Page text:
I have been reading (and enjoying) Morra Aarons-Mele’s Hiding in the Bathroom: An Introvert’s Roadmap to Getting Out There (When You’d Rather Stay Home), which I heard about from Mel (thanks, Mel!); it’s given me a lot to think about, and helped me understand why I find it so difficult to think about leaving academia (spoiler alert: I’m not only an introvert but also a hermit and academia, at least in the humanities, is great for hermits).
Early in the book, she writes about the positive side of FOMO (pages 29-31), writing that “once you get in touch with your FOMO, it can be a powerful diagnostic tool” and “like a sore muscle or overused tendon, excessive FOMO is also a sign that a behavior has to change”. If you are always feeling FOMO about the same things, that can be a signal about what you feel is lacking in your own life.
This point really struck home with me, because I know exactly where I experience FOMO. I might get a twinge of it now and again if someone has gone on a particularly exotic vacation or spent a lot of time at a cottage or gone out for a weekend of eating at nice restaurants and watching live theatre, but those moments of FOMO are fleeting: I don’t really want to be that person doing those things. I wish I could do those things too, but I’m content with the current phase of my life and I can see that those things don’t easily align with that phase (read: raising small children). I’m even less likely to experience FOMO with career-related news (which is the kind of FOMO Aarons-Mele is discussing) because I’m not ambitious in that regard (even though I often feel guilty that this is true).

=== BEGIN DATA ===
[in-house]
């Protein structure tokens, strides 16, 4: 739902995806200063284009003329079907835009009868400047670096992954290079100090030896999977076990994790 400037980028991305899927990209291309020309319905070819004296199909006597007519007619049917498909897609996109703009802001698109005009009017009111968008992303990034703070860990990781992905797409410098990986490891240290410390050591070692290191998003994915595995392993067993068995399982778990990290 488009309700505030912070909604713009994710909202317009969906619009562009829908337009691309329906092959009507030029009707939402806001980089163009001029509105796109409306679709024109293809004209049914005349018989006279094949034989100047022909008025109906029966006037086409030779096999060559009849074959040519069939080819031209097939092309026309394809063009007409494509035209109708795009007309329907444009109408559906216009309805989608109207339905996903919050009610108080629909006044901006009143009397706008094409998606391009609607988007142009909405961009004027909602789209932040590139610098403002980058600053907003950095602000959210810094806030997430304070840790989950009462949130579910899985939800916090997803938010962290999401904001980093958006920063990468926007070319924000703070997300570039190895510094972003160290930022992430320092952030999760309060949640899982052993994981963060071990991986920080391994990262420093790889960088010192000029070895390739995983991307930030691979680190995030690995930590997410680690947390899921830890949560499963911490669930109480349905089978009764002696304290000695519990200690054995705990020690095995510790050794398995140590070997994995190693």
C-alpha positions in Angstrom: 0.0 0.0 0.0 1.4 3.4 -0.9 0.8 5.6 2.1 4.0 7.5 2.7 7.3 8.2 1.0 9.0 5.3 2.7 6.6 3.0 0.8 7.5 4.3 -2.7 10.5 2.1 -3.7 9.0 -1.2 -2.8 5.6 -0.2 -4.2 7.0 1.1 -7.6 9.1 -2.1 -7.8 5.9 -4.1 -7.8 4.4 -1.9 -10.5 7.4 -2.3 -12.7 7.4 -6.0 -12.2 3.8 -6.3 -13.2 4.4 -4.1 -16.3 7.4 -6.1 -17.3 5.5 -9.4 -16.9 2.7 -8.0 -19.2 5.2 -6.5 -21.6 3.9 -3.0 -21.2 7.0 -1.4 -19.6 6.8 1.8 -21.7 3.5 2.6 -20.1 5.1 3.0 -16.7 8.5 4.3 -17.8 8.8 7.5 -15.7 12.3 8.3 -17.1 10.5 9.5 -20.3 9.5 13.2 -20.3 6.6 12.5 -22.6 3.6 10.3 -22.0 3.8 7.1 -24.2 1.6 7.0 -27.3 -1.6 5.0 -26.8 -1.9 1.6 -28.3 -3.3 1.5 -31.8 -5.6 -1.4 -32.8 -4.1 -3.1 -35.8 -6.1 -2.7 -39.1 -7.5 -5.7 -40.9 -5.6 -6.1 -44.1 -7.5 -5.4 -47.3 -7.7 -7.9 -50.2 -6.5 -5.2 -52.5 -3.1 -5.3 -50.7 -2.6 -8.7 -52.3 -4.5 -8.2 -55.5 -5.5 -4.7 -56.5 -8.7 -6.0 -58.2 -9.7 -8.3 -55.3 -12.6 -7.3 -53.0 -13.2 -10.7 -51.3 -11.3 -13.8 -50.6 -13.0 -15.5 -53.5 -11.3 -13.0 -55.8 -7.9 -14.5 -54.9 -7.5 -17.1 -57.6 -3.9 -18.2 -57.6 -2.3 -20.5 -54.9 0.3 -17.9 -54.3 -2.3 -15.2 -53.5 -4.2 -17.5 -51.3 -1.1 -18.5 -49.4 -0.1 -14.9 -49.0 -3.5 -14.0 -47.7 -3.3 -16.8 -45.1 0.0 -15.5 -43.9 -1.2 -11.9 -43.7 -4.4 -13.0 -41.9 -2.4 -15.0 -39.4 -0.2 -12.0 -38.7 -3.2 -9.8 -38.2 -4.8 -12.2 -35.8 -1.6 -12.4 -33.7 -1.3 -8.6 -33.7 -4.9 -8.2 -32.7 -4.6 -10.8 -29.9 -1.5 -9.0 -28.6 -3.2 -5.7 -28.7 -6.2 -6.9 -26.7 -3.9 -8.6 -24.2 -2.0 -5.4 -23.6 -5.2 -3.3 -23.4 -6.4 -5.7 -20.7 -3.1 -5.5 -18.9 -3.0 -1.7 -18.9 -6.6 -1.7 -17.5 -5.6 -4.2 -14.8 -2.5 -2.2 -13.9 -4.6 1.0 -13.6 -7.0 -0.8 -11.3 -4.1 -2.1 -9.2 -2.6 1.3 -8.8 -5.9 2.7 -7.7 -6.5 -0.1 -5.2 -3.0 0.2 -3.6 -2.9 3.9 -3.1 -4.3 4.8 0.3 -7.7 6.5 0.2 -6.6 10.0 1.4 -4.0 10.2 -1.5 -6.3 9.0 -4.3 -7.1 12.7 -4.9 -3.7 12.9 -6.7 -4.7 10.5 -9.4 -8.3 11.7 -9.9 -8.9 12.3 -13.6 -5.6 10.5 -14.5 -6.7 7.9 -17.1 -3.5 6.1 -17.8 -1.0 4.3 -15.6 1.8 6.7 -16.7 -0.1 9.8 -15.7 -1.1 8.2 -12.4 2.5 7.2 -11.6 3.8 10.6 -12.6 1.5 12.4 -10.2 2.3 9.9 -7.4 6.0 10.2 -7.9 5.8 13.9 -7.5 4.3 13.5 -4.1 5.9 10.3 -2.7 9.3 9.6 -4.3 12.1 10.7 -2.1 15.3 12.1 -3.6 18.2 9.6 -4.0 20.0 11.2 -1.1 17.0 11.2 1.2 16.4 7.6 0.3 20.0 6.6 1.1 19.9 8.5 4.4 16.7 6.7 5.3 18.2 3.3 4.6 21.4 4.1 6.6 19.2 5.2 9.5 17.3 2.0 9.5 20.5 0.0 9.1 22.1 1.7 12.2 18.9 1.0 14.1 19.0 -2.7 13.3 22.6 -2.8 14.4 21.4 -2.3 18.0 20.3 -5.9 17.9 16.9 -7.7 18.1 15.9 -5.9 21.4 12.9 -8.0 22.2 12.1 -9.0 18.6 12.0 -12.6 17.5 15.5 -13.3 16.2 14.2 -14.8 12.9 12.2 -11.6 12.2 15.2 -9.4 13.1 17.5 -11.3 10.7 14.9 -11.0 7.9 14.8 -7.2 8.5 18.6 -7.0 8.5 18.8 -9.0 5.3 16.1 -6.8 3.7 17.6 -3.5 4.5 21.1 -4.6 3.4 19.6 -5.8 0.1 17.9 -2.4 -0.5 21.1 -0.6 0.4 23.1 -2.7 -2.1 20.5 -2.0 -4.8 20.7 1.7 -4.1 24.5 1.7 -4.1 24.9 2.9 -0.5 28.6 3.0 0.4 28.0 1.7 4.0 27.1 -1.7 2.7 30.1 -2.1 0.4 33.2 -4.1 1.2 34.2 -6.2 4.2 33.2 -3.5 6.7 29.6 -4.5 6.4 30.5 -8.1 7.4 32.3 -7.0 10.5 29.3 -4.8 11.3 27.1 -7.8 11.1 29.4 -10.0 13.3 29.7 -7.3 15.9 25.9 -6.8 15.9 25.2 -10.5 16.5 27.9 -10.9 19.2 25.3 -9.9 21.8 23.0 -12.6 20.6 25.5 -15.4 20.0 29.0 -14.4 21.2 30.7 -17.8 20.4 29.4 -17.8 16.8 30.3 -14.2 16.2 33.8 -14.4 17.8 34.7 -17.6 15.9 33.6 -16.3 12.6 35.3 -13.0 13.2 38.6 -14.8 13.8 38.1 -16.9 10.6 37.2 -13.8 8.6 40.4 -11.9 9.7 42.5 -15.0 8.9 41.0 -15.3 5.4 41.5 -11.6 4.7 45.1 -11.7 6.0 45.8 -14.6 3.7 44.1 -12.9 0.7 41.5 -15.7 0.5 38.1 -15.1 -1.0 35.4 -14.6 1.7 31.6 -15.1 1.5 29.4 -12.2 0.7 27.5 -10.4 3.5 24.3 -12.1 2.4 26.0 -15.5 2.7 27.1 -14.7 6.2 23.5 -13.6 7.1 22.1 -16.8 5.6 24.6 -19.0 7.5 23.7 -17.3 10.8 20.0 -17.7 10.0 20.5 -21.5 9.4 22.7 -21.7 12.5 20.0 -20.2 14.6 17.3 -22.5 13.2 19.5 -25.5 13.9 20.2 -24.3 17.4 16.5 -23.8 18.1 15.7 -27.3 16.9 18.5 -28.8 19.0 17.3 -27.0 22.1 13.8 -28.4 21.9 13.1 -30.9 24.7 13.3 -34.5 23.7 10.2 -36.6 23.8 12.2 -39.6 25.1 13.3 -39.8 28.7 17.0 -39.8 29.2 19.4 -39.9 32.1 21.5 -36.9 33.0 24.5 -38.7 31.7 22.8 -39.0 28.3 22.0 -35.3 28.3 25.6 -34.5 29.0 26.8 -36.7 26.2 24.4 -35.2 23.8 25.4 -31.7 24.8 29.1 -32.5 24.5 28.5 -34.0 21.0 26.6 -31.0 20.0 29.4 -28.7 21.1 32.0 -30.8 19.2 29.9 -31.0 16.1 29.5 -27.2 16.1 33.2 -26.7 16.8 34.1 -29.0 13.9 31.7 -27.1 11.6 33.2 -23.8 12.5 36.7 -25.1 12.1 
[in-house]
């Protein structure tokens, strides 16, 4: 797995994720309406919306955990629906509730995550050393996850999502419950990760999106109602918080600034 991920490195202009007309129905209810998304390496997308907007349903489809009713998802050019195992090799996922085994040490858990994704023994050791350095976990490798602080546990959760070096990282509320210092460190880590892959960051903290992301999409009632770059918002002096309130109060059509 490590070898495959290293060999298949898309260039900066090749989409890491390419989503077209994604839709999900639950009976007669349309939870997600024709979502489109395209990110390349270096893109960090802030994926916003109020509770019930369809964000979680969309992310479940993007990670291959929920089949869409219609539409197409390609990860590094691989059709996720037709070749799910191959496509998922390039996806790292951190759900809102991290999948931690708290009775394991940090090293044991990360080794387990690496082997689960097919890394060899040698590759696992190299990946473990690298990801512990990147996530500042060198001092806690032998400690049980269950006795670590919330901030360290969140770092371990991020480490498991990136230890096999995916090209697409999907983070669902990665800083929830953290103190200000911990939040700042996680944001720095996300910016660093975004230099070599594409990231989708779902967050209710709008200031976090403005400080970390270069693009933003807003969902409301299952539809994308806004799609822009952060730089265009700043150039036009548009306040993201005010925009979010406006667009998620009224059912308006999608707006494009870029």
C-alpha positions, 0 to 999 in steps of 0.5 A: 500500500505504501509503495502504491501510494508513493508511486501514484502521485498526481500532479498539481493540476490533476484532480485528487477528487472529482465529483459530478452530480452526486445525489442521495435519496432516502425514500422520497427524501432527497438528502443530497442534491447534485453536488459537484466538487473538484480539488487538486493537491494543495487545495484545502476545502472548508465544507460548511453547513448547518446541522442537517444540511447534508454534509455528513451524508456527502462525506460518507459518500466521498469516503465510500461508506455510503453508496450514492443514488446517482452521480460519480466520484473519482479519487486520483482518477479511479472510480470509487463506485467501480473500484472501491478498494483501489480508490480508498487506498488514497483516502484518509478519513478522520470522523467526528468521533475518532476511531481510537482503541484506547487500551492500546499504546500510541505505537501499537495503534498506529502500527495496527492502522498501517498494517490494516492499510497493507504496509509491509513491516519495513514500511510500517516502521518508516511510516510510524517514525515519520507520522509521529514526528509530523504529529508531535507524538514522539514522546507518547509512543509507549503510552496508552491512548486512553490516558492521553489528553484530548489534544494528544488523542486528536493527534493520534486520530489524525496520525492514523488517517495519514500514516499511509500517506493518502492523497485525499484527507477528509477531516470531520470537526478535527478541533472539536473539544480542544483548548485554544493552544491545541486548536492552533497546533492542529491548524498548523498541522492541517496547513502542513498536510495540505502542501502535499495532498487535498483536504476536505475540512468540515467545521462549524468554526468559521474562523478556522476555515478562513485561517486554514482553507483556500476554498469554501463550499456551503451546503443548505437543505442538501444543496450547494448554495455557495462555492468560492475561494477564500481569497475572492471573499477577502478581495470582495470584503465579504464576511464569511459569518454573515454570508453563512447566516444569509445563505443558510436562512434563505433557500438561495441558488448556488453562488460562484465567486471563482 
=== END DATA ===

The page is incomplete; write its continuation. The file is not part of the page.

When does my FOMO strike?
- When people take better photographs than I do (especially of their kids and/or landscapes)
- When people announce they’re publishing a book (especially bloggers who started blogging after I did [not that I ever thought this blog would lead to a book- it’s more that they were able to find a blogging niche that eventually opened the door to a book]).
It’s not rocket science to see the changes I need to make to triumph over my FOMO.
- Take more pictures
- Switch from AV to Manual mode and start shooting in RAW
- Read my camera’s manual to figure out what I don’t yet know how to do
- Learn how to edit my pictures using Lightroom
- Possibly take some sort of online course if I’m still not seeing the results I want
- Write more
- Set aside dedicated time for writing each day/week
- Edit my work if I finish something
- Actually submit my work somewhere so it might have the opportunity to see the light of day
Seeing the steps forward is always easy for me. Actually taking those steps is often another story.
Do you experience FOMO? Is it fleeting or is your mind trying to tell you something?
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